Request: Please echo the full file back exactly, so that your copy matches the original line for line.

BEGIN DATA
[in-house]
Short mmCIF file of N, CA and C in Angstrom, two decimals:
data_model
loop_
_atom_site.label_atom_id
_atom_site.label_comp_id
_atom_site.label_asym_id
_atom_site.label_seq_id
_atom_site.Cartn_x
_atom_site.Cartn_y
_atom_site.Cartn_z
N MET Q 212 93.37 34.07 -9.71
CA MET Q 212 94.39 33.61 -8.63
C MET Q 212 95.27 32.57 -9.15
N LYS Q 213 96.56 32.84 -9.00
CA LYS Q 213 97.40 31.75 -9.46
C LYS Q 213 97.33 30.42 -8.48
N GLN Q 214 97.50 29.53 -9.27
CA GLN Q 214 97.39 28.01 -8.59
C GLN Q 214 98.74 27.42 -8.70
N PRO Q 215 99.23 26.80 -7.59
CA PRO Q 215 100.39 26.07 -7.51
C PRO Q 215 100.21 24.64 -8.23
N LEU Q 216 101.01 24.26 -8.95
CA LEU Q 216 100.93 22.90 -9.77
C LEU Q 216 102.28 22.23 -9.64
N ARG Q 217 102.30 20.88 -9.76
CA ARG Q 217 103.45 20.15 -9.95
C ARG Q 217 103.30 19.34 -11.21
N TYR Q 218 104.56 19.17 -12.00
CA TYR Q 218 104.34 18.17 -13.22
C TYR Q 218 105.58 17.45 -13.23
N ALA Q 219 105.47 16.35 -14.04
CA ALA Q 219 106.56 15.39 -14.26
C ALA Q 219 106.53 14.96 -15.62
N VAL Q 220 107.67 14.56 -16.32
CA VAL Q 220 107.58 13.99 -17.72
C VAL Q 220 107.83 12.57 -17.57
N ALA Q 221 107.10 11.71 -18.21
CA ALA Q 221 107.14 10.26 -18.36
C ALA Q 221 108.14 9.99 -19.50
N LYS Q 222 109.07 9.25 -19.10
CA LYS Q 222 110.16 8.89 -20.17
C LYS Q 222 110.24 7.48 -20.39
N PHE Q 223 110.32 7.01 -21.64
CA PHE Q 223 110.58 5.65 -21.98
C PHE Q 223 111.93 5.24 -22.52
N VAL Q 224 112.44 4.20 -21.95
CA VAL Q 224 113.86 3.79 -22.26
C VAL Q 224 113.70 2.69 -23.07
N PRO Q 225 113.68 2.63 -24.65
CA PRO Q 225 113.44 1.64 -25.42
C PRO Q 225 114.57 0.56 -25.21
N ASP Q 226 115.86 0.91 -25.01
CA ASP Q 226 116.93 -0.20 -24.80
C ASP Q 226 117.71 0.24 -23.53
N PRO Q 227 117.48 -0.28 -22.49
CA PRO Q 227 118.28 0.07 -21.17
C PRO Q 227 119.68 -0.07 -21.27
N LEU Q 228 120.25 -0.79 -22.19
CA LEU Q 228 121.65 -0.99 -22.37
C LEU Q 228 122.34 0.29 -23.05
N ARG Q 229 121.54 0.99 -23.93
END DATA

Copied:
[in-house]
Short mmCIF file of N, CA and C in Angstrom, two decimals:
data_model
loop_
_atom_site.label_atom_id
_atom_site.label_comp_id
_atom_site.label_asym_id
_atom_site.label_seq_id
_atom_site.Cartn_x
_atom_site.Cartn_y
_atom_site.Cartn_z
N MET Q 212 93.37 34.07 -9.71
CA MET Q 212 94.39 33.61 -8.63
C MET Q 212 95.27 32.57 -9.15
N LYS Q 213 96.56 32.84 -9.00
CA LYS Q 213 97.40 31.75 -9.46
C LYS Q 213 97.33 30.42 -8.48
N GLN Q 214 97.50 29.53 -9.27
CA GLN Q 214 97.39 28.01 -8.59
C GLN Q 214 98.74 27.42 -8.70
N PRO Q 215 99.23 26.80 -7.59
CA PRO Q 215 100.39 26.07 -7.51
C PRO Q 215 100.21 24.64 -8.23
N LEU Q 216 101.01 24.26 -8.95
CA LEU Q 216 100.93 22.90 -9.77
C LEU Q 216 102.28 22.23 -9.64
N ARG Q 217 102.30 20.88 -9.76
CA ARG Q 217 103.45 20.15 -9.95
C ARG Q 217 103.30 19.34 -11.21
N TYR Q 218 104.56 19.17 -12.00
CA TYR Q 218 104.34 18.17 -13.22
C TYR Q 218 105.58 17.45 -13.23
N ALA Q 219 105.47 16.35 -14.04
CA ALA Q 219 106.56 15.39 -14.26
C ALA Q 219 106.53 14.96 -15.62
N VAL Q 220 107.67 14.56 -16.32
CA VAL Q 220 107.58 13.99 -17.72
C VAL Q 220 107.83 12.57 -17.57
N ALA Q 221 107.10 11.71 -18.21
CA ALA Q 221 107.14 10.26 -18.36
C ALA Q 221 108.14 9.99 -19.50
N LYS Q 222 109.07 9.25 -19.10
CA LYS Q 222 110.16 8.89 -20.17
C LYS Q 222 110.24 7.48 -20.39
N PHE Q 223 110.32 7.01 -21.64
CA PHE Q 223 110.58 5.65 -21.98
C PHE Q 223 111.93 5.24 -22.52
N VAL Q 224 112.44 4.20 -21.95
CA VAL Q 224 113.86 3.79 -22.26
C VAL Q 224 113.70 2.69 -23.07
N PRO Q 225 113.68 2.63 -24.65
CA PRO Q 225 113.44 1.64 -25.42
C PRO Q 225 114.57 0.56 -25.21
N ASP Q 226 115.86 0.91 -25.01
CA ASP Q 226 116.93 -0.20 -24.80
C ASP Q 226 117.71 0.24 -23.53
N PRO Q 227 117.48 -0.28 -22.49
CA PRO Q 227 118.28 0.07 -21.17
C PRO Q 227 119.68 -0.07 -21.27
N LEU Q 228 120.25 -0.79 -22.19
CA LEU Q 228 121.65 -0.99 -22.37
C LEU Q 228 122.34 0.29 -23.05
N ARG Q 229 121.54 0.99 -23.93